A: It's hard to make money with jets under 100 seats. What you're likely to see is an investment in Embraers and additional regional jets at 120-150 seats and get rid of the smaller regional jets, it could lead to higher volume operations in some of the smaller communities. They're going to rationalize their service around demand. If demand for 200 seats, and they're doing it with three flights in a 70-seat aircraft, chances are they're going to reduce service to two 100-seat aircraft until demand demonstrates that they need to add additional aircraft. The DC-9 isn't done. These things take time to work themselves out. If a particular market can sustain the economics of an inefficient and relatively old aircraft and it's available, there's no reason why they wouldn't use a DC-9. Longer term, they're signaling that the current economics do not favor regional jets or any jet that's below 100 seats, primarily because of the price of fuel. They might be trying to buy additional larger RJs, in the 115 seat category as opposed to taking delivery on some orders they may already have in place for 70-seat RJs. (Listen - 2:46)
Q: Jason Voiovich of St. Paul asked, "Another angle on the Northwest/Delta merger is what that merger means not just for the airline industry, but for the Minnesota "brand". Losing the corporate headquarters makes it harder for the state to "sell" itself nationally as relevant in the airline industry (the action will now take place in Atlanta). The more we corporate HQ's we lose at the "top end" of an industry spectrum - like NWA - , the more difficult it will be for the state to attract and retain top talent, investment, and satellite companies that grow up around it. In other words, the economic impact could be deeper than just this specific company.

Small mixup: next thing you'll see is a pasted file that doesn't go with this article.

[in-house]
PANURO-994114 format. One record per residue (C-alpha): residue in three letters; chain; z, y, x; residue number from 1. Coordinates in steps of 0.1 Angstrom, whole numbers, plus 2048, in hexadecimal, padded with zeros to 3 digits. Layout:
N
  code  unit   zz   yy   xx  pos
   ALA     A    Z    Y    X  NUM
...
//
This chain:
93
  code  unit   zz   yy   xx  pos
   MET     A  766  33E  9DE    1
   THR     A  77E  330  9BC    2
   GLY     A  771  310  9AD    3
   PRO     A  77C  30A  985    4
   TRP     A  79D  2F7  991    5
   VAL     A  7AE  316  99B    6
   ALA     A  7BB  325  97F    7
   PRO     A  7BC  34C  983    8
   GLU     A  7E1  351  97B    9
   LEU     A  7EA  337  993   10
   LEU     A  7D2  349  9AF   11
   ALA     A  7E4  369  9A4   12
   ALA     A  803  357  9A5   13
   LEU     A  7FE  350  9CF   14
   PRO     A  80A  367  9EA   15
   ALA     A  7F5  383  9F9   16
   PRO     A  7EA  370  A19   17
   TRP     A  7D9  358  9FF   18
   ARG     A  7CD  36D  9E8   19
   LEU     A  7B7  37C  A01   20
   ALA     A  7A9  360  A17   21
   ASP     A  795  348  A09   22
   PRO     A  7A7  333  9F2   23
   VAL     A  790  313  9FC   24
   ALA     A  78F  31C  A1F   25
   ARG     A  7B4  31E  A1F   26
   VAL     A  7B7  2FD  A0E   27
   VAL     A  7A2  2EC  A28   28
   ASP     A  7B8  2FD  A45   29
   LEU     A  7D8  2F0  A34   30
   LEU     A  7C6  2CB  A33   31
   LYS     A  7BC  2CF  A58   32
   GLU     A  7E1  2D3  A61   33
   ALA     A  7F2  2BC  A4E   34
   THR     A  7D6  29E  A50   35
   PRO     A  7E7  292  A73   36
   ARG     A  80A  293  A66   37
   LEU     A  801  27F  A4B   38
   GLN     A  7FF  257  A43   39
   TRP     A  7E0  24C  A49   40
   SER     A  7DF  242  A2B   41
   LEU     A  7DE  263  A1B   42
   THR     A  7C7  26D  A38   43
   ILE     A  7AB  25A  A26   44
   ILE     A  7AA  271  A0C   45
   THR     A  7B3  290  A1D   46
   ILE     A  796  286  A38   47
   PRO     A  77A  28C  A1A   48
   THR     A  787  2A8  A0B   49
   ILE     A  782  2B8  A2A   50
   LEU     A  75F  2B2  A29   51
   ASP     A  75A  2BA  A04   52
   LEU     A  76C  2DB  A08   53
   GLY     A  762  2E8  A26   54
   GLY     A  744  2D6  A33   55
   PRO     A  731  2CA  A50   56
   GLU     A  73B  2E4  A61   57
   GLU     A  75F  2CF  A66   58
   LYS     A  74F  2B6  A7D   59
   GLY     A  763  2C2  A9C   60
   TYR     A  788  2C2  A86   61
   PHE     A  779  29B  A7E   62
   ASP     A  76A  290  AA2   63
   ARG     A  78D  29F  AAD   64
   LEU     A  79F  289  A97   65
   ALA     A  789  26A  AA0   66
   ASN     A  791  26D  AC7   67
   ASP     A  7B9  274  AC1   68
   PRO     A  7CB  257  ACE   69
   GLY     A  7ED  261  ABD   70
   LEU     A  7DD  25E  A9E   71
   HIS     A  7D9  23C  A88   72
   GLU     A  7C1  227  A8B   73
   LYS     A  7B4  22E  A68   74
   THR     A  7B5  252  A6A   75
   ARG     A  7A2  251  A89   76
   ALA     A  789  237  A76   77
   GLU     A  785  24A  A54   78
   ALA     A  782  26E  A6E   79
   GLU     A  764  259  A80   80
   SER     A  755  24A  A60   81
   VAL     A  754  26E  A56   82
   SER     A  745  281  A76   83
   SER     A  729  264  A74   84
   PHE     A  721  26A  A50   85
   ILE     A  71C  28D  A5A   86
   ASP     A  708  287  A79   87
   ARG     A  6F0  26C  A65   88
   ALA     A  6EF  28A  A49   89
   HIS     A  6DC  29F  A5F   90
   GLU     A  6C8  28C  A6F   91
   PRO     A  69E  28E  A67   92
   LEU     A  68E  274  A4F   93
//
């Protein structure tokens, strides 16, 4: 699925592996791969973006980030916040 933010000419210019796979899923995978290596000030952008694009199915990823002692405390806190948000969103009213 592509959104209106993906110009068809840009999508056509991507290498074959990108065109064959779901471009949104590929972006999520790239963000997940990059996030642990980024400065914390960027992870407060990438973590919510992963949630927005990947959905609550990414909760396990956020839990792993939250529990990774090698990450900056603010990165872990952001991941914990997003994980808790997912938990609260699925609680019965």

A: For the answer -- sort of -- we turn to Jason Voiovich who writes about branding on a blog called State of the Brand 2008. He writes:
Minnesota is a "biotech leader" because of Medtronic and Mayo Clinic. Minnesota is a "manufacturing/innovation" leader because of 3M. Minnesota is a "retail powerhouse" because of Target. The state is an agricultural/food innovator because of Cargill and SuperValu.
Until now, Minnesota was an "aviation center" because of Northwest Airlines.
It's a fascinating essay and one well worth reading and discussing. Also see some interesting comments from former Norwest Bank boss Jim Campbell in Brandt Williams' story.
This pretty much wraps up "Northwest-Delta Day" on News Cut. It's a different approach to covering breaking news and I hope you've been able to follow along.